“With solar baking, we’ve actually been able to achieve a more even distribution of heat,” Ken said. “With propane grilling, you just get the heat where the burners are, but all the chili piled on top doesn’t really heat as efficiently. With our infrared cameras, we saw that with solar cameras, it is more uniform. Essentially, the heat reaches the entire chili in the front part of the roast. In practice, this has a lot of potential for faster, better quality, and greener chili roasting.”
“Green”, green chili
For each traditional propane roast, Ken recorded the amount of propane used to roast 22 pounds of green chiles and found that switching from propane to solar would reduce greenhouse gas emissions by 2.68 pounds per 22 pounds of green chiles roasted. If the entire state of New Mexico switched to solar chile roasting, the net result would be equivalent to planting 130,000 tree seedlings and letting them grow for 10 years a year.
It’s great to roast green chilies sustainably; however, if consumers do not like the taste of solar water roasted chile, it will never be accepted. This is where the second part of Ken’s study comes in.
Ken introduced 14 green chile connoisseurs to both solar-roasted chiles and traditional propane-roasted chiles and quizzed them on the various qualities of chiles. He found that, on average, respondents preferred solar-roasted chilies by 18% for taste, 12% for smell, and 2% for easier peeling of the inedible skin. However, subjects preferred the propane-fried texture by 4%.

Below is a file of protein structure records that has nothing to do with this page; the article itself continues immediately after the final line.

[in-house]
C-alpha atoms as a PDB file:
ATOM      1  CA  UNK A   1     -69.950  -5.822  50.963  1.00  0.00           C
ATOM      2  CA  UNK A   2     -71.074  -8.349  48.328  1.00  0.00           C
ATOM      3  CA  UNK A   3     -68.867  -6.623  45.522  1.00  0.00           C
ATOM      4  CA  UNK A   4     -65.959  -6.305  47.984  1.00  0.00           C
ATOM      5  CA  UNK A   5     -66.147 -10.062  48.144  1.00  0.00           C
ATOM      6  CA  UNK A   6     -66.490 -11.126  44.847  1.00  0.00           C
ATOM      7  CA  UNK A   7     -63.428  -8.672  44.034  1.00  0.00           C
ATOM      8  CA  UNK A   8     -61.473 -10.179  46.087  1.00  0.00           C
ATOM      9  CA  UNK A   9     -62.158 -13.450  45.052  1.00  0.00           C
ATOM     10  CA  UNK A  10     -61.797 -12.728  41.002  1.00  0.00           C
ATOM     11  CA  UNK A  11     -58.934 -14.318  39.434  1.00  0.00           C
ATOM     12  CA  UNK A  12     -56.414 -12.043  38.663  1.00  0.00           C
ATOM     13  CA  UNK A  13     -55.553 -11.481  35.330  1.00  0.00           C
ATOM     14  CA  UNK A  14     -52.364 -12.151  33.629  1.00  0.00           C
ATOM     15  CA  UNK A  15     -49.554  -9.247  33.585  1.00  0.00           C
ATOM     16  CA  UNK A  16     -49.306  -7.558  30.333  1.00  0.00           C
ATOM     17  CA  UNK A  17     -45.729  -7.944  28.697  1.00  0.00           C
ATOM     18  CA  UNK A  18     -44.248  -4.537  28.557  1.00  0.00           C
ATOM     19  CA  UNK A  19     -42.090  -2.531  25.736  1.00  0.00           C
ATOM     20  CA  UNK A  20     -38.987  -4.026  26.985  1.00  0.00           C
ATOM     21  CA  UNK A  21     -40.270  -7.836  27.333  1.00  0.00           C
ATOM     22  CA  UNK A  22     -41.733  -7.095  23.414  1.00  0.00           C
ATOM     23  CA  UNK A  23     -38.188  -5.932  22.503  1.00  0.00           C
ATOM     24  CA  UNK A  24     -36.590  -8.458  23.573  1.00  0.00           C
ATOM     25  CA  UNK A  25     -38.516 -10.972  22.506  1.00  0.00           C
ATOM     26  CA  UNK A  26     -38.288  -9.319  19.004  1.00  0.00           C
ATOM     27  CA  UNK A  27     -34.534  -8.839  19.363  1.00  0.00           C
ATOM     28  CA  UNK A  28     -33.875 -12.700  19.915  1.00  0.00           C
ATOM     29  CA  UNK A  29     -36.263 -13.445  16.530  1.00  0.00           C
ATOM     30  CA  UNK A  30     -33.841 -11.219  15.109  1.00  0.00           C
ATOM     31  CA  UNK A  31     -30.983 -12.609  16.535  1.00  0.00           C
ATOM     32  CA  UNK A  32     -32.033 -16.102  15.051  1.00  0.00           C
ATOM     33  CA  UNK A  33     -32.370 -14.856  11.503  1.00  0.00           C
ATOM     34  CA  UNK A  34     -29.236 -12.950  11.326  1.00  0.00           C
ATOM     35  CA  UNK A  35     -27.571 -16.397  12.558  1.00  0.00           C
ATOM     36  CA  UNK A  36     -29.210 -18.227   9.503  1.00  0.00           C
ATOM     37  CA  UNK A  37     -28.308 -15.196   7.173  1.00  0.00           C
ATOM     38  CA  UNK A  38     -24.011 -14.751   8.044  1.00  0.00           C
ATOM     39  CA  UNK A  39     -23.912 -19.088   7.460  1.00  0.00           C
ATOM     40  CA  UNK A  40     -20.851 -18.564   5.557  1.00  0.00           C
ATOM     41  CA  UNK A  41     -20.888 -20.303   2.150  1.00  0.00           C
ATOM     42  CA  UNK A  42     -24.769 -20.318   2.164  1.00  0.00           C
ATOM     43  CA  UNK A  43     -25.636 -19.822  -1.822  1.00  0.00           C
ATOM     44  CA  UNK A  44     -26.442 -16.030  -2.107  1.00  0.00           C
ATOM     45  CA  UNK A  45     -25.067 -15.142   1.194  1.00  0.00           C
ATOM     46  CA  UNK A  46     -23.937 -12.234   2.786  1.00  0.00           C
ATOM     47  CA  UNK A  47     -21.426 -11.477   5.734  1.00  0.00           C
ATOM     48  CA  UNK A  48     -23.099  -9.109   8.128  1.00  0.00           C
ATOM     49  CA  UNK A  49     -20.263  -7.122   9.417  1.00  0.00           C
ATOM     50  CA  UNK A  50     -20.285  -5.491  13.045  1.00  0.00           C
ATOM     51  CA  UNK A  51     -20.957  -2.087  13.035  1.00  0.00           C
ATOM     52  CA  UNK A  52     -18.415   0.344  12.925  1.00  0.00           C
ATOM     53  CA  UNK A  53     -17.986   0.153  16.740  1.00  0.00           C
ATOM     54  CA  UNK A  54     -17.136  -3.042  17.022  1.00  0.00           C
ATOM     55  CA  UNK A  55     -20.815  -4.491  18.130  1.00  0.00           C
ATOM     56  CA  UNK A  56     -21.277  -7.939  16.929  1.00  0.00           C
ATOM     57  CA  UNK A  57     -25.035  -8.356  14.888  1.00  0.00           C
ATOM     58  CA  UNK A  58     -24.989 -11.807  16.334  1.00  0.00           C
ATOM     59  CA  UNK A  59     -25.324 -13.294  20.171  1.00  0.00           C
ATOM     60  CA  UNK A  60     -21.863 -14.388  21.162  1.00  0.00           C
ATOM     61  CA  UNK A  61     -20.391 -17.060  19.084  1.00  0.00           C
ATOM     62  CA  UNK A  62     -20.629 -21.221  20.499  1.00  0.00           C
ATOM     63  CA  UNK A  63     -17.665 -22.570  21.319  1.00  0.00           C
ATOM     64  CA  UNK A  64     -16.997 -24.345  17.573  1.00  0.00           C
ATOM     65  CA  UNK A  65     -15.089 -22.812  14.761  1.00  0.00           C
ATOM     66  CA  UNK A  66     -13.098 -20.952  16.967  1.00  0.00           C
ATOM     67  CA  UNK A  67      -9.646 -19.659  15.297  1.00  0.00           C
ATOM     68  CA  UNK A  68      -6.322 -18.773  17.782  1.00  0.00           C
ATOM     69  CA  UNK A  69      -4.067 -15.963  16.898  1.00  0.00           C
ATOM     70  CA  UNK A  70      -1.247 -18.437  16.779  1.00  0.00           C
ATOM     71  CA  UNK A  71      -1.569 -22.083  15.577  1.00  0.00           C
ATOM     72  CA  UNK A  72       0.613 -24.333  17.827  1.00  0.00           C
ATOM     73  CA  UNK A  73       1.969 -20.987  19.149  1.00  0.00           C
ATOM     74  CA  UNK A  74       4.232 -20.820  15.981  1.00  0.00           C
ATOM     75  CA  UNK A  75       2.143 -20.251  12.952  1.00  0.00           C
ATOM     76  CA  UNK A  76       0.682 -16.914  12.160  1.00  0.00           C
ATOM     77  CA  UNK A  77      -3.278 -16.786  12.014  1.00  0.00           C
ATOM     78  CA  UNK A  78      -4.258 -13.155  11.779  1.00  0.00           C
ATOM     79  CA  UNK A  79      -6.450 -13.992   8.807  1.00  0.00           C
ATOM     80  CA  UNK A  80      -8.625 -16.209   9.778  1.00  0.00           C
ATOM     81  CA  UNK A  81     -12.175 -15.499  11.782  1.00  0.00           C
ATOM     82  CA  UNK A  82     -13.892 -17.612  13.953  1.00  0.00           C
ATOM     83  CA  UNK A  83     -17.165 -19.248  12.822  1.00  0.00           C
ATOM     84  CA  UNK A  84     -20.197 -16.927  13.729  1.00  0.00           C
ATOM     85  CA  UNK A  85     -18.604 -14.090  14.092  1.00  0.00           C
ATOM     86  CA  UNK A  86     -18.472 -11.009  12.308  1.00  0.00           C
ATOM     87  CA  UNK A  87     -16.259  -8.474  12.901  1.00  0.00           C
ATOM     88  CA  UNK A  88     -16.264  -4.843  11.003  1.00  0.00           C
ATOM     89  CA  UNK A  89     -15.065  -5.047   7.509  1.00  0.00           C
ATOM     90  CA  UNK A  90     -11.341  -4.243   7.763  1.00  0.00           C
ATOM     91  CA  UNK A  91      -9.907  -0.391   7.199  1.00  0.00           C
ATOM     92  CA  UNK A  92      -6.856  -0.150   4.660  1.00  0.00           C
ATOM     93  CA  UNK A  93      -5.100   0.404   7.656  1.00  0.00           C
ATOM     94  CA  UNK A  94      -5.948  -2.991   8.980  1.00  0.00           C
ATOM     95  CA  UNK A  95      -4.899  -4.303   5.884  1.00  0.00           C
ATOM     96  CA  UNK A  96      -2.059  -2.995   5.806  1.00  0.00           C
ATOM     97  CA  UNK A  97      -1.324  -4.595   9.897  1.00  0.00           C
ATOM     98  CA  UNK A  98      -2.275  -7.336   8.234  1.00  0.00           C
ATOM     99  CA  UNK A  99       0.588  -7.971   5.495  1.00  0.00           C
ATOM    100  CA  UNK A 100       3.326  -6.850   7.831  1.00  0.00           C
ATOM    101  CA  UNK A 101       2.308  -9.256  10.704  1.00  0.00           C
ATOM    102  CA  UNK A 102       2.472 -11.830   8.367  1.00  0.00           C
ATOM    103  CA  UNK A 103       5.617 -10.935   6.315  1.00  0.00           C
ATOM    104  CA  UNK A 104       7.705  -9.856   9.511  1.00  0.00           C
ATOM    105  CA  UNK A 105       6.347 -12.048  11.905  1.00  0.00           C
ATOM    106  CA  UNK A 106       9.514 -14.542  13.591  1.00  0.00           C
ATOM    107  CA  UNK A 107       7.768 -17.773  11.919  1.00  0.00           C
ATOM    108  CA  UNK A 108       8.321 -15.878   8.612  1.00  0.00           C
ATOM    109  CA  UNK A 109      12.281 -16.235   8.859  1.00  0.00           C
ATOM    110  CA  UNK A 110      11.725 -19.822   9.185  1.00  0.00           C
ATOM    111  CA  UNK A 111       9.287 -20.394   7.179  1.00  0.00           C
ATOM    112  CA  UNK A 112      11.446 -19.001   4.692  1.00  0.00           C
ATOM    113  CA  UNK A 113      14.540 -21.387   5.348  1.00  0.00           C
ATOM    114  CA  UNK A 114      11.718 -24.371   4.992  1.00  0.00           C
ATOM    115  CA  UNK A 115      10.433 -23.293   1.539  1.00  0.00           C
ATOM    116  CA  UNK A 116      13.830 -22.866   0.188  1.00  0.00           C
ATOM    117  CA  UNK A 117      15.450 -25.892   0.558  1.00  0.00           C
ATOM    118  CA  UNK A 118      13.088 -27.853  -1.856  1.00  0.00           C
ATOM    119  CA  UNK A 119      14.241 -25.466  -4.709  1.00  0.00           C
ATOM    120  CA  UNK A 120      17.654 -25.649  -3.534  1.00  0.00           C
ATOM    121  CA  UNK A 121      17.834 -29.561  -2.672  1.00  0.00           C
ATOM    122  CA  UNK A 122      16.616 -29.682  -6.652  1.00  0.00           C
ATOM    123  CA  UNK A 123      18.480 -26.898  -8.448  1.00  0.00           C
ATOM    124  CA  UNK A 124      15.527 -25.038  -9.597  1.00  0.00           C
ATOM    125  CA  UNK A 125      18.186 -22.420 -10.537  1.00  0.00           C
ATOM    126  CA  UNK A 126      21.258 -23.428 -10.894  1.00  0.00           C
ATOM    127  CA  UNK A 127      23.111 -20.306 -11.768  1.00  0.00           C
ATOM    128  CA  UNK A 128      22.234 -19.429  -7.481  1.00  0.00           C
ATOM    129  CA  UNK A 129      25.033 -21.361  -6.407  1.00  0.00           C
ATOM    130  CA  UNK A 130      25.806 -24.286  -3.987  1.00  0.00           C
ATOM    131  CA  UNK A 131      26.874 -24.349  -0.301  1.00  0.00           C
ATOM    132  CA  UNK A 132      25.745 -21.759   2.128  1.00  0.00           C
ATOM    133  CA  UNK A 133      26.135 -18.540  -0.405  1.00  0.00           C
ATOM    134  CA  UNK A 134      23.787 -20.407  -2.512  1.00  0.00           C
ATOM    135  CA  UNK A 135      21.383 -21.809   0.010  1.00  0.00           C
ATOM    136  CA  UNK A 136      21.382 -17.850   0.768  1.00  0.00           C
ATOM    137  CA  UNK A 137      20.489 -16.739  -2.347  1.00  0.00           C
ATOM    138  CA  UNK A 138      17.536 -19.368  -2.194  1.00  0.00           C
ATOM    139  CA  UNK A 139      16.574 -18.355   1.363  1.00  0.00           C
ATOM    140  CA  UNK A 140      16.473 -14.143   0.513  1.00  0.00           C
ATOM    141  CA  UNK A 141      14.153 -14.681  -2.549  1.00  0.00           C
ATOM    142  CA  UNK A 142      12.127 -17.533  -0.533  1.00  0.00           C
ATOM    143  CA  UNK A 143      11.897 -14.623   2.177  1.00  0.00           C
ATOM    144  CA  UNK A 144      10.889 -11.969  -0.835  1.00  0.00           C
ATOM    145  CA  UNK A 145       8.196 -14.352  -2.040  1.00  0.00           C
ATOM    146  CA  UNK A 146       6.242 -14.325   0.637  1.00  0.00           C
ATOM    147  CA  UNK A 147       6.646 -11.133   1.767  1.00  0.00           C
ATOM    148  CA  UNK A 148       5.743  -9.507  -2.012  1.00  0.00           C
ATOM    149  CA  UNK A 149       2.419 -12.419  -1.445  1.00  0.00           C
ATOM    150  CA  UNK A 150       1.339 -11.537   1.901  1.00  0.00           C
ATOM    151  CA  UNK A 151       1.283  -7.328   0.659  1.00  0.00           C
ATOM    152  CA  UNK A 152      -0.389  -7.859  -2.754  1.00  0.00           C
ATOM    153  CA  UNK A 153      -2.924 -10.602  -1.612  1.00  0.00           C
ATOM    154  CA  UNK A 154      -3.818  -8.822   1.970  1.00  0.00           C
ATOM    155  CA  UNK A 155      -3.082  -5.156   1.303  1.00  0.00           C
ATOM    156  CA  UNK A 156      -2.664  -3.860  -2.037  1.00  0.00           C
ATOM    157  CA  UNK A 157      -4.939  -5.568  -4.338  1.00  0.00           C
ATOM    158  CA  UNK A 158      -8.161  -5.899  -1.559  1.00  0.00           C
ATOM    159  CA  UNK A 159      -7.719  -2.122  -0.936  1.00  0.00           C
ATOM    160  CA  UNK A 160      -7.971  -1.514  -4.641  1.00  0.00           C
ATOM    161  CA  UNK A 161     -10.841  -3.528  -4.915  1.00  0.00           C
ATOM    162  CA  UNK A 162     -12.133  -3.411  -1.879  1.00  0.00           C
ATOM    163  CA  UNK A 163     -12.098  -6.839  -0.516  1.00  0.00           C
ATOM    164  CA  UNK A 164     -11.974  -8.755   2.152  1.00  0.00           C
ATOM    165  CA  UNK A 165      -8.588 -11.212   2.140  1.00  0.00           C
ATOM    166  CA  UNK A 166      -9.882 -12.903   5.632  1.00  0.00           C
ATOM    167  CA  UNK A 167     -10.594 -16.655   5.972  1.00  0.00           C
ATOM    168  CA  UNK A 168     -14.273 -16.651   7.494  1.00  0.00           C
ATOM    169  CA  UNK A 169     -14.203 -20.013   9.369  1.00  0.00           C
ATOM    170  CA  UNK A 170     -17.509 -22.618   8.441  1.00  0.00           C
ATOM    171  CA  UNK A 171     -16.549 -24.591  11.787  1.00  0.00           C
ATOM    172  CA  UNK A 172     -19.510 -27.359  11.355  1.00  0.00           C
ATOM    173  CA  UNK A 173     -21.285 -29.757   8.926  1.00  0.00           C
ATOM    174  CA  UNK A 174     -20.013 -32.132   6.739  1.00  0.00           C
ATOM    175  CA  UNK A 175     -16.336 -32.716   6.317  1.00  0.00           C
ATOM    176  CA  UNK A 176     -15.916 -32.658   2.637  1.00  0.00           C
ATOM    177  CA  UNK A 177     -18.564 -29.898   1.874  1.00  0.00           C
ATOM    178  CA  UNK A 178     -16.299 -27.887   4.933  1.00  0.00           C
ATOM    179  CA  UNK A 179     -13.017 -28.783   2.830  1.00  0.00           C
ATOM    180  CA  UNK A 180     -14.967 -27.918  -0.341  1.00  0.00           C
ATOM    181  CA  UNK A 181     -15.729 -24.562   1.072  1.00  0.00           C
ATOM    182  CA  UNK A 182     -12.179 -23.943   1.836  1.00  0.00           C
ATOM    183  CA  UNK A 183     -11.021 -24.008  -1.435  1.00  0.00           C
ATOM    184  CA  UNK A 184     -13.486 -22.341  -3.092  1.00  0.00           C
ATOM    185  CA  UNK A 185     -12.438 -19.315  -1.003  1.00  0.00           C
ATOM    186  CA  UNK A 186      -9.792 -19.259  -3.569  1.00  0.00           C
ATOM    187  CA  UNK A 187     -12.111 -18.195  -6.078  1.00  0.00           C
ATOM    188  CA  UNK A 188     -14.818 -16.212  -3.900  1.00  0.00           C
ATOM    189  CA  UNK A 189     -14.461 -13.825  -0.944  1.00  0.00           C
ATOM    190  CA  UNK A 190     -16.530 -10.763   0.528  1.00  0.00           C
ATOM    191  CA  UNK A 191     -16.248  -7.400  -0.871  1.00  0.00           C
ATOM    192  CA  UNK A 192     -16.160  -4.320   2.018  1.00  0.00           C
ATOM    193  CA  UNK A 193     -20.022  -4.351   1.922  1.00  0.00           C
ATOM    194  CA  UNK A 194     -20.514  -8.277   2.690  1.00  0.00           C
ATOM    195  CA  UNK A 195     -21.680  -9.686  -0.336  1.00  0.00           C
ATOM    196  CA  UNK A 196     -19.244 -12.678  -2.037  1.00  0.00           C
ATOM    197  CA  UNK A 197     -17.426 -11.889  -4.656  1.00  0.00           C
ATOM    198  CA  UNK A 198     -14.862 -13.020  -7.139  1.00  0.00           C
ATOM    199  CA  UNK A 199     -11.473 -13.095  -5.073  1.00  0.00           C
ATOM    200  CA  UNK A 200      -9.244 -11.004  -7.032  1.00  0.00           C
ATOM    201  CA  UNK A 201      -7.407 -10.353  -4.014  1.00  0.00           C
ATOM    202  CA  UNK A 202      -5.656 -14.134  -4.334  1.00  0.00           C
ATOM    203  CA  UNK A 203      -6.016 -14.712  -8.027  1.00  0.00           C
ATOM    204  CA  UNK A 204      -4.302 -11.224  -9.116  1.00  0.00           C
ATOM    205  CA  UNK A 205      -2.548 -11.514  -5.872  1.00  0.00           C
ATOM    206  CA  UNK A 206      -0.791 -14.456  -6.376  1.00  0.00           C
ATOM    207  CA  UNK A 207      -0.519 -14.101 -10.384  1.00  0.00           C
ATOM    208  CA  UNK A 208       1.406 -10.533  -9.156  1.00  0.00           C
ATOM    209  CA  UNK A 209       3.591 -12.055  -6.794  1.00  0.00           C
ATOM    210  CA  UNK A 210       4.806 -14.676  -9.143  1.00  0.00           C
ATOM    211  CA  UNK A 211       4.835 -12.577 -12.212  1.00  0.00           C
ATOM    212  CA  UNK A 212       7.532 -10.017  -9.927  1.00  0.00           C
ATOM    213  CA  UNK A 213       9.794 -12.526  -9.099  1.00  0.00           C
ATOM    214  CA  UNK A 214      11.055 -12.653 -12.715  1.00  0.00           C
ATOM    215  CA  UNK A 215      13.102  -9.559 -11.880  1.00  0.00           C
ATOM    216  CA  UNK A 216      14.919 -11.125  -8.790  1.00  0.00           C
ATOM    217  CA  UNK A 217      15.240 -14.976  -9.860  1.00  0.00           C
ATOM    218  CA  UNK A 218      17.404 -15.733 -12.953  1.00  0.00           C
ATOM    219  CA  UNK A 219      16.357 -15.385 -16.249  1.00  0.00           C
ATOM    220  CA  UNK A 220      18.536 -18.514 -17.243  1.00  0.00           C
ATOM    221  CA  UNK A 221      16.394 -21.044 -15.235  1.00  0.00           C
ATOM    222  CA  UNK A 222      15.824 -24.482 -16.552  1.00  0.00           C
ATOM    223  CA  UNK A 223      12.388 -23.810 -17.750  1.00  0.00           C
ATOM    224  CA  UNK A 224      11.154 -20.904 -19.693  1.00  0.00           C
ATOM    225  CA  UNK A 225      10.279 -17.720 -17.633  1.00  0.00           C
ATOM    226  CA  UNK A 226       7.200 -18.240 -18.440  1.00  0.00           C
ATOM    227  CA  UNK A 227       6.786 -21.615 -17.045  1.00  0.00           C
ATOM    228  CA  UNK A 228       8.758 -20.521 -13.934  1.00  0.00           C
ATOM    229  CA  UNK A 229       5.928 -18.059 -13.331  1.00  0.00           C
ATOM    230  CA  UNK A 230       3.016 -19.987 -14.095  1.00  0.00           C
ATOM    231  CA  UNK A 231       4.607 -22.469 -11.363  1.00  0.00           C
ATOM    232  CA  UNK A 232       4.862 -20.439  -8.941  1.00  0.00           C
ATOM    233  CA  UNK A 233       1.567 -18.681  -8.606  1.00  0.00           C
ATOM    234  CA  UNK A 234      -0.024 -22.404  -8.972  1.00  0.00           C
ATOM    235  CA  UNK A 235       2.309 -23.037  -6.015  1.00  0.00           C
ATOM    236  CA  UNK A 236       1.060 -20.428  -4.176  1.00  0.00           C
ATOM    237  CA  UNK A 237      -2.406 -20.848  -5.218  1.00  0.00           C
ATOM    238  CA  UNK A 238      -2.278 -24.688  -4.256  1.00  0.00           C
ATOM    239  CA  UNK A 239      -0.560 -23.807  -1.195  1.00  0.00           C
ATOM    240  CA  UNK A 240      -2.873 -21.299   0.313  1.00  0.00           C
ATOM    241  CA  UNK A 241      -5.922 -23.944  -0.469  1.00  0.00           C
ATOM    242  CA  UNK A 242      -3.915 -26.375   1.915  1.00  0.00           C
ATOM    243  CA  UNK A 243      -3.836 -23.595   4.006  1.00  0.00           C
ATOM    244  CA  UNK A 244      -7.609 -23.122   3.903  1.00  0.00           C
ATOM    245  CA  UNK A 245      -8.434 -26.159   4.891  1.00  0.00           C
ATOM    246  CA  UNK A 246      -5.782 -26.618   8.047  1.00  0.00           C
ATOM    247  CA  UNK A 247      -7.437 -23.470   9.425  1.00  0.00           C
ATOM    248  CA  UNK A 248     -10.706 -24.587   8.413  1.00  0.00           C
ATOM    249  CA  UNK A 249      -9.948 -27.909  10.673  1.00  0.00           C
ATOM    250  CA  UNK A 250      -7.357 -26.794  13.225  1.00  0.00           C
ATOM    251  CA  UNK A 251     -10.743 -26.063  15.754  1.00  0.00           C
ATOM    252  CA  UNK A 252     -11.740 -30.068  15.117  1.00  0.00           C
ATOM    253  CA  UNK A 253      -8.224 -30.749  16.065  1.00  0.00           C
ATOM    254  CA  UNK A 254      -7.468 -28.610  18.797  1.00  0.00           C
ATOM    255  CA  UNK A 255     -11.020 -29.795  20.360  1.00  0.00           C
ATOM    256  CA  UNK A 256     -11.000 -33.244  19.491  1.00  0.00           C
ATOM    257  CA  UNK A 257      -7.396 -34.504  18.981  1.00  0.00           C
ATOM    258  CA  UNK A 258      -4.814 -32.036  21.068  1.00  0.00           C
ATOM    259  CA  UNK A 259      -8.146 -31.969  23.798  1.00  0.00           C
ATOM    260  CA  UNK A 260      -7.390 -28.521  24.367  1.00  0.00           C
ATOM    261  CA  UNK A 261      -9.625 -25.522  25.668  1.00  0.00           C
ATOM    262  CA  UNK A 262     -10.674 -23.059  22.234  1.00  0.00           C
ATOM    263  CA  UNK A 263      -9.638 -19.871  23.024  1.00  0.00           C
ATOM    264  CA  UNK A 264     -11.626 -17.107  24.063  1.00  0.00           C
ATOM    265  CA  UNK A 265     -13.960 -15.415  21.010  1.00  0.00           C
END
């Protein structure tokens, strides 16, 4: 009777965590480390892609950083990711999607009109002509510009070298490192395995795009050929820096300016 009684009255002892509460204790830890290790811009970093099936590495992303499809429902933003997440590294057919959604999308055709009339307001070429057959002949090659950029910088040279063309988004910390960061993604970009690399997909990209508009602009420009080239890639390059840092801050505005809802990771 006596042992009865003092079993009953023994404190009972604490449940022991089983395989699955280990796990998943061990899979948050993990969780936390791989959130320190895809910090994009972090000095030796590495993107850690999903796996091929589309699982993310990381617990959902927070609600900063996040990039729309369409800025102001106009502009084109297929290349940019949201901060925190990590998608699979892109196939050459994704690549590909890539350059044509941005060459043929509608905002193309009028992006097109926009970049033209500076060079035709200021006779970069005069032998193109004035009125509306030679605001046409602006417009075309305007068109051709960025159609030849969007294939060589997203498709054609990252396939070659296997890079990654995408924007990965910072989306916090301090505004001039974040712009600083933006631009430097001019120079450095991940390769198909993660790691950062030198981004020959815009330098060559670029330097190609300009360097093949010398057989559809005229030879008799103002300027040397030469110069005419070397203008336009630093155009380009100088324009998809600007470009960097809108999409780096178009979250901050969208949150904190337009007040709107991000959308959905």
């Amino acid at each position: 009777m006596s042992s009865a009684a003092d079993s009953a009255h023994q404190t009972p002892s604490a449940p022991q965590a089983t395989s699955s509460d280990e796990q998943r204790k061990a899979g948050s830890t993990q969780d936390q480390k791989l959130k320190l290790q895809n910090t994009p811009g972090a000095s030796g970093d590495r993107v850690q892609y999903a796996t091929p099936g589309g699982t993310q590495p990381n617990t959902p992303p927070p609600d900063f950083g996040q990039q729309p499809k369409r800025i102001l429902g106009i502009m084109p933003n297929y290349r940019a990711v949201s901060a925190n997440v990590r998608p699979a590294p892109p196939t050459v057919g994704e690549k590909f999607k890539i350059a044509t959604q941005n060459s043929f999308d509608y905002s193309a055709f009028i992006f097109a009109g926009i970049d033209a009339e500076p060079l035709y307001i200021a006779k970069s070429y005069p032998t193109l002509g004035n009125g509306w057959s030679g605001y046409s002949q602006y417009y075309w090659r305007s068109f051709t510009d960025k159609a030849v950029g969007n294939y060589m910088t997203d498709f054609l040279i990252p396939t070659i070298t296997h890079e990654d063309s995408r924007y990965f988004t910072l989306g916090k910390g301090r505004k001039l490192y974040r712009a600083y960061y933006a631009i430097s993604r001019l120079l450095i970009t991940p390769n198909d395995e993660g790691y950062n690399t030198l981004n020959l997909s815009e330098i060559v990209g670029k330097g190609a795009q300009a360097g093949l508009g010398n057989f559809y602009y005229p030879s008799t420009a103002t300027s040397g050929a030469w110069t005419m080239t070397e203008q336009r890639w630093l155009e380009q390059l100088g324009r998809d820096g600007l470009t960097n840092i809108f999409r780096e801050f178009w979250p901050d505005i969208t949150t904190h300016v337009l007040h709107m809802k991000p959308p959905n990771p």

“I did a survey and overall, participants preferred solar-fired chiles over propane-fired ones,” Ken said. “That was shocking for me. They preferred the taste because it didn’t taste as burnt. They said it was just tastier than green chili.”
From portable roasters to coffee beans
Ken admitted that it was not feasible to build a heliostat tower and field just to roast food like green chilies, coffee or grains. However, he and his colleagues are investigating a much smaller and more modular solar roasting system that could be brought to farmers’ markets, grocery stores and Chilean festivals to roast small batches of green chiles, such as propane-burning steel drum chiles. roasters currently in use.
“I hope that in the future, Chilean roasters will be arriving at farmers’ markets and festivals with a trailer with a modular roasting mirror,” Ken said. “They just pour in the chili, point the system at the sun and let it bake. That would be great.”
But Ken says solar roasting isn’t just for green chiles. Concentrated sunlight can also be used to roast other foods such as soybeans at 840 degrees Fahrenheit for animal feed and human consumption; beer grains at 200-400 F; almonds and cashews at about 300 and 266 F; and even coffee. French roast coffee is roasted until the beans reach a temperature of 464 F, and coffee beans are roasted to 350-400 F for light roast coffee. Traditionally, fossil fuels such as propane or natural gas are used for these processes.
New Mexico has practically perfect weather for solar baking, with an average of 300 days of sunshine each year, Ken said. Many other crop production locations also have plenty of sunny days. The almond producing region of California has 260 days of sunshine, especially in the summer and fall. In fact, two companies in California are working on pilot plants to use concentrated solar energy for lower-temperature processes, such as almond pasteurization. Coffee farmers in Colombia, Ecuador and Peru grow and roast at high altitudes, which is also perfect for using solar energy to roast coffee, Ken added.
When it comes to the future of green food fried on solar water, the sky’s the limit.